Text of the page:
Already, during this week alone this province has lost 3 lives as result of this. We wish to pause and extend our condolences to those families and friends who lost their loved ones. Climate change also adversely affects our infrastructure, health, and agriculture. We therefore require lasting climate adaptation and mitigation strategies.
The Global Report titled Climate Emergency: Urban Opportunity, which UCLG launched ahead of the UN Climate Action Summit is a step in the right direction. Indeed, the transformation of our cities into smart and green zones is an important mitigation and adaptation stepping-stone.
Our cities also ought to be liveable and places of choice for work, leisure and development. With the growing urbanisation, this Summit must explore and equip delegates with the tools which can facilitate for the other side of the coin of urban renewal — that is rural development.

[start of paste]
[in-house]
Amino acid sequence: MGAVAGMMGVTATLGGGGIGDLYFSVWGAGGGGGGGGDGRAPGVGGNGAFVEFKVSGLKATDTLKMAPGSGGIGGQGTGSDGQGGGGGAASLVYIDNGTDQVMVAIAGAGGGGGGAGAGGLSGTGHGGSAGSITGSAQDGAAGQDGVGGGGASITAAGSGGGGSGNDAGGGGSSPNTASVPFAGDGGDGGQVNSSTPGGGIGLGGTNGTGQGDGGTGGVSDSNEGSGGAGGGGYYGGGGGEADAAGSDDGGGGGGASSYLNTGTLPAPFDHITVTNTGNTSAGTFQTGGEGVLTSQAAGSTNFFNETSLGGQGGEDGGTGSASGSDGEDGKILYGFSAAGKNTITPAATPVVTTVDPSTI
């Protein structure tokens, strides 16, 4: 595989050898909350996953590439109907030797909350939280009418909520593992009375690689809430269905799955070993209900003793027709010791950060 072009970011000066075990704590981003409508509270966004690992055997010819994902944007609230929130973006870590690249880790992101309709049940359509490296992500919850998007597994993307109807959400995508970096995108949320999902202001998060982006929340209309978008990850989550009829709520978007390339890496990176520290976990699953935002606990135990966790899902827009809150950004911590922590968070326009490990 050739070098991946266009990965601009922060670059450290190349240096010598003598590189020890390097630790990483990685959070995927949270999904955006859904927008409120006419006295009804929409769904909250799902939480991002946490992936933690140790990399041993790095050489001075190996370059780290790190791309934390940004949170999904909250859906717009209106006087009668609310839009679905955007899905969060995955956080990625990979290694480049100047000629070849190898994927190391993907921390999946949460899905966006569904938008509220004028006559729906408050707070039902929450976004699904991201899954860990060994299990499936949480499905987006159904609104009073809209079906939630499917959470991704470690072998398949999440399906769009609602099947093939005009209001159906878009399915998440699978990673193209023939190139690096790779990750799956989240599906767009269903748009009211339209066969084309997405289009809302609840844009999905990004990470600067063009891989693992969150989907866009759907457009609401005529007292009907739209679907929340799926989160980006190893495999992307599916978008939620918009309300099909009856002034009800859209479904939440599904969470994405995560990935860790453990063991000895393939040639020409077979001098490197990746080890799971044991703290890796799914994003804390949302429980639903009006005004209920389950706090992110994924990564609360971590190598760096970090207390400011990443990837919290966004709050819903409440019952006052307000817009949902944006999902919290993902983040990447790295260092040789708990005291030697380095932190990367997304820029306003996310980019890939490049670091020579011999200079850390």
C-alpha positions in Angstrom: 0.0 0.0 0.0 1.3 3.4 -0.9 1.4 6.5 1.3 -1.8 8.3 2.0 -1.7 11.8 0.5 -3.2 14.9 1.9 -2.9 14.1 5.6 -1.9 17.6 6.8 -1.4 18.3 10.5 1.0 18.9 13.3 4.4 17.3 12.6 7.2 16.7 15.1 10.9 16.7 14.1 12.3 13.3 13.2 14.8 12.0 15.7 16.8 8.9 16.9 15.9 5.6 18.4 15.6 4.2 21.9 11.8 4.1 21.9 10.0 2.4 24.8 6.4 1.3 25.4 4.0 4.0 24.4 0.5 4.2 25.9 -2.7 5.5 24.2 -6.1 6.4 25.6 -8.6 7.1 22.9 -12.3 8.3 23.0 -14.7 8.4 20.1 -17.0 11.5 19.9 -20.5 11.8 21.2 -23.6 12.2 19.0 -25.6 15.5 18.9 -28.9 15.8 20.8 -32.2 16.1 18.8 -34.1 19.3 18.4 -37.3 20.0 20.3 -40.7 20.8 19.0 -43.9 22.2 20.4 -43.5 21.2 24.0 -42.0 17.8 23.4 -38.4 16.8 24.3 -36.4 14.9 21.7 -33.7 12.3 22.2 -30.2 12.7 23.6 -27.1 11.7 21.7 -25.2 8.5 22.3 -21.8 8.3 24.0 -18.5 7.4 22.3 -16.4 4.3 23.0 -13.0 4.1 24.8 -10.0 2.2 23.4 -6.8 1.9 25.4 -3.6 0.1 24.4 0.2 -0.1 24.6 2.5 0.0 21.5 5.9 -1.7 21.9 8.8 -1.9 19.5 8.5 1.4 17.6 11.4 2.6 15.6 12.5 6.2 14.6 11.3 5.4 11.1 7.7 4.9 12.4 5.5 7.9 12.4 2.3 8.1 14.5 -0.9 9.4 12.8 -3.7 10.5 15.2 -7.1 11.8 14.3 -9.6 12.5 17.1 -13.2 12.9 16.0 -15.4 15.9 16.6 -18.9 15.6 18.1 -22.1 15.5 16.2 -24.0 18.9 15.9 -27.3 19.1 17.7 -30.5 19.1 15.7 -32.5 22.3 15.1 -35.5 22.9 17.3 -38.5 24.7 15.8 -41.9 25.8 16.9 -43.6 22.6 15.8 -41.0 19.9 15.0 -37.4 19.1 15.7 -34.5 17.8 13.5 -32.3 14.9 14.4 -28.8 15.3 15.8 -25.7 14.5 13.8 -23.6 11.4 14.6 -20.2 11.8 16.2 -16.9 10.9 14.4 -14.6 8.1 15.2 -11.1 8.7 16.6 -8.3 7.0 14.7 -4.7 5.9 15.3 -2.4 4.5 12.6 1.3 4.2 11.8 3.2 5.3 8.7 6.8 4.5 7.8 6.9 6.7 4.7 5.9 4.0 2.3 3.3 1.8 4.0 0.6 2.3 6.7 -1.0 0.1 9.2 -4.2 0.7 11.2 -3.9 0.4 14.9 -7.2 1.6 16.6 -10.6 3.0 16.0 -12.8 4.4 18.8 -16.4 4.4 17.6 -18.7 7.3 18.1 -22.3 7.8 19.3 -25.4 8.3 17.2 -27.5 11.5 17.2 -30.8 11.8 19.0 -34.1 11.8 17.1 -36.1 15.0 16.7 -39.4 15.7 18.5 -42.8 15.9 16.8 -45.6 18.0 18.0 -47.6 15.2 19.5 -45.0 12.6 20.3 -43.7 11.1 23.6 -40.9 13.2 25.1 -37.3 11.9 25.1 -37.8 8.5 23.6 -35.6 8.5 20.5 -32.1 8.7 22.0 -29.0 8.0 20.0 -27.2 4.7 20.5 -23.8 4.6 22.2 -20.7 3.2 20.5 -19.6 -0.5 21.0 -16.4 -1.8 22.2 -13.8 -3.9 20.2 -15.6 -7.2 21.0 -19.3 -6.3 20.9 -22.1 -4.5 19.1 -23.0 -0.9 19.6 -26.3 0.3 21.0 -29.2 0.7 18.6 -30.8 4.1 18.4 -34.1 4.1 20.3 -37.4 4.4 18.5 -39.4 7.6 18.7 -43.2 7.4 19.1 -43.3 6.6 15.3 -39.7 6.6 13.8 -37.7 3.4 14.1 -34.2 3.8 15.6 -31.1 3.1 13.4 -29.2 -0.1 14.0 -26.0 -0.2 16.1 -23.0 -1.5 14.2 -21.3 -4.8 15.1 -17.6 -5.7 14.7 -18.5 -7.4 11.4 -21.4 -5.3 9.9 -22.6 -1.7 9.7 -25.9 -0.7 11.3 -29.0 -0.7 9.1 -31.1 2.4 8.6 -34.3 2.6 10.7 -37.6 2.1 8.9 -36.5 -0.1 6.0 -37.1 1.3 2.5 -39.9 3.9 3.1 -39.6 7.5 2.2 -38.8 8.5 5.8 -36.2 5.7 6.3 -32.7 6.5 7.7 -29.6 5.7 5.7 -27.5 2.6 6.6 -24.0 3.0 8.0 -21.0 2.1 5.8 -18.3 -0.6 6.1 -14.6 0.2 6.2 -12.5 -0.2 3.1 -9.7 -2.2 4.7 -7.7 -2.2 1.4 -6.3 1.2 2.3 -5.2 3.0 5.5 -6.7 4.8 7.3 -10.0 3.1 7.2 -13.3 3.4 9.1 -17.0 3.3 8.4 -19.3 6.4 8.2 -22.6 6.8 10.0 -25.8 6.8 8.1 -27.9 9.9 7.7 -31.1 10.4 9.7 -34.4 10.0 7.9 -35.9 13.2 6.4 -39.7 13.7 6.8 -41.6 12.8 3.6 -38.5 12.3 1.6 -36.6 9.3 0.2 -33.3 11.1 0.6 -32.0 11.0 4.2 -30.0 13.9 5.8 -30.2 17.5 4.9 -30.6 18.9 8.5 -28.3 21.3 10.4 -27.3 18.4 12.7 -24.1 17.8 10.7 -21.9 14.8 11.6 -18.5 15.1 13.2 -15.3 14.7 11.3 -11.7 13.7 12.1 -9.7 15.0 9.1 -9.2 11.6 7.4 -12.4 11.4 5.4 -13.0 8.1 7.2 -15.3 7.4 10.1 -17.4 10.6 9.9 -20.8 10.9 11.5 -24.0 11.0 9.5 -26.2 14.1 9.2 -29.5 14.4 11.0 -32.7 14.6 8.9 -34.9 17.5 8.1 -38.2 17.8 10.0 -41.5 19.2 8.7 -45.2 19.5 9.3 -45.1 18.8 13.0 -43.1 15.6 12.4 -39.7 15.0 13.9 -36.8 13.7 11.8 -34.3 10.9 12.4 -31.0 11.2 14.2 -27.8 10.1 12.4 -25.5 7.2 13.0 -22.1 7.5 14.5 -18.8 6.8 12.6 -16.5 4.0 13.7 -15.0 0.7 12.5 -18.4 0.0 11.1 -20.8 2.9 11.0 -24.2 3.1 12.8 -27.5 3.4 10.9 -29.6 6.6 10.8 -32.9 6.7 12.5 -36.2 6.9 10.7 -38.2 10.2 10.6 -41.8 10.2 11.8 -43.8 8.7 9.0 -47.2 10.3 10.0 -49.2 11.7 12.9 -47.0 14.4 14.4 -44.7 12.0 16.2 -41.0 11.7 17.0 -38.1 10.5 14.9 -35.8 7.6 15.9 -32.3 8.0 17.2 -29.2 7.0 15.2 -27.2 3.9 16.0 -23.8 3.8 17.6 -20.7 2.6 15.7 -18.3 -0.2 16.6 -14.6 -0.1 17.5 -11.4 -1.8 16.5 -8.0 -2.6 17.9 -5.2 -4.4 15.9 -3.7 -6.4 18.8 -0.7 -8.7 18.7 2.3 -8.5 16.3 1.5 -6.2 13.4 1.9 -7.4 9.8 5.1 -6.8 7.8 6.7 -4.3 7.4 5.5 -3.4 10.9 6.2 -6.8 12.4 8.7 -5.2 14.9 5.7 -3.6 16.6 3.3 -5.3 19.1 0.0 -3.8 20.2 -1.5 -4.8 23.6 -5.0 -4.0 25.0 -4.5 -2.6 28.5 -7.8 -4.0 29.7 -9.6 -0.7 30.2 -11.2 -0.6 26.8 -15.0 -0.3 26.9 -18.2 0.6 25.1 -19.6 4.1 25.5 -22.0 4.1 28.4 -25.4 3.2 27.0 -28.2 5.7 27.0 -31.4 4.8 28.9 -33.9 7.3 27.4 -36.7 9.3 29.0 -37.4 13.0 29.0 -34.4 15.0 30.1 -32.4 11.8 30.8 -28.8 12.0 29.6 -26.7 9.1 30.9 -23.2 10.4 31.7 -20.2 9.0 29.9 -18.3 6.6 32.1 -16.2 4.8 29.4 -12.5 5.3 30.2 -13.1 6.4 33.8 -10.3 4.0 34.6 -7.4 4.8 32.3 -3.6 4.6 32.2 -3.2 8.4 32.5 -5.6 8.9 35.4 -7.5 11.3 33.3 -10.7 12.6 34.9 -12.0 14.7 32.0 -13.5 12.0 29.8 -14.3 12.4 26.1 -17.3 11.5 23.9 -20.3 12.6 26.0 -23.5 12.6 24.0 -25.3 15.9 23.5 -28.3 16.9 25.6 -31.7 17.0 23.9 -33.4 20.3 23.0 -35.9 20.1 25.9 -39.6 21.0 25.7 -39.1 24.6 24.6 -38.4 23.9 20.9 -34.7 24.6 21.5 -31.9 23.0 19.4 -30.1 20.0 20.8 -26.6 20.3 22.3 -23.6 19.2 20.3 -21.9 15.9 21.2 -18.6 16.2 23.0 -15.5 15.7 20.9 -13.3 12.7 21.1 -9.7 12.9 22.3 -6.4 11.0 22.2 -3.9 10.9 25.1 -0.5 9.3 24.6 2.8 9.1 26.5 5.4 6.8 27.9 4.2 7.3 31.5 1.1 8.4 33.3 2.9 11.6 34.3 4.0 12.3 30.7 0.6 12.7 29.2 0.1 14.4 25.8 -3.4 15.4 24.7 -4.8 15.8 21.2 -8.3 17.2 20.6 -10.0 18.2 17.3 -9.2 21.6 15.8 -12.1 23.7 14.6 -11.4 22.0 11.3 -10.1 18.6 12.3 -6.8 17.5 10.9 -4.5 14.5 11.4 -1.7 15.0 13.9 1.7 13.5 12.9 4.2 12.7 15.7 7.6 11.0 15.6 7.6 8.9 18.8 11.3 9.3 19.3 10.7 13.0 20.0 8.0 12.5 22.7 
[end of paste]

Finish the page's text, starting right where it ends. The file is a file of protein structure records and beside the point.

We therefore welcome the incorporation of the Global Fund for Cities Development into UCLG. This will provide much needed funding and expertise particularly as it relates to infrastructure development. However, we would suggest that the Fund also begins to lend its hand in addressing the other side of the coin, which is rural development. By doing so at least half of the challenges faced by cities will be addressed.
Programme Director, we look to this global network organisation of local and regional governments to provide concrete, realistic and time bound actions towards finishing the unfinished business of realising a just, fair, equal and sustainable world.
I wish you well in your deliberations and wish to thank the outgoing President and executive of the UCLG for having ably steered the ship from Bogota to eThekwini.
Ngiyabonga, Asante Sane, Merci Beaucoup, Obrigado, Shukran, I thank you
 Credit Suisse Research Institute’s Global Wealth Report, 2018
 Intergovernmental Panel on Climate Change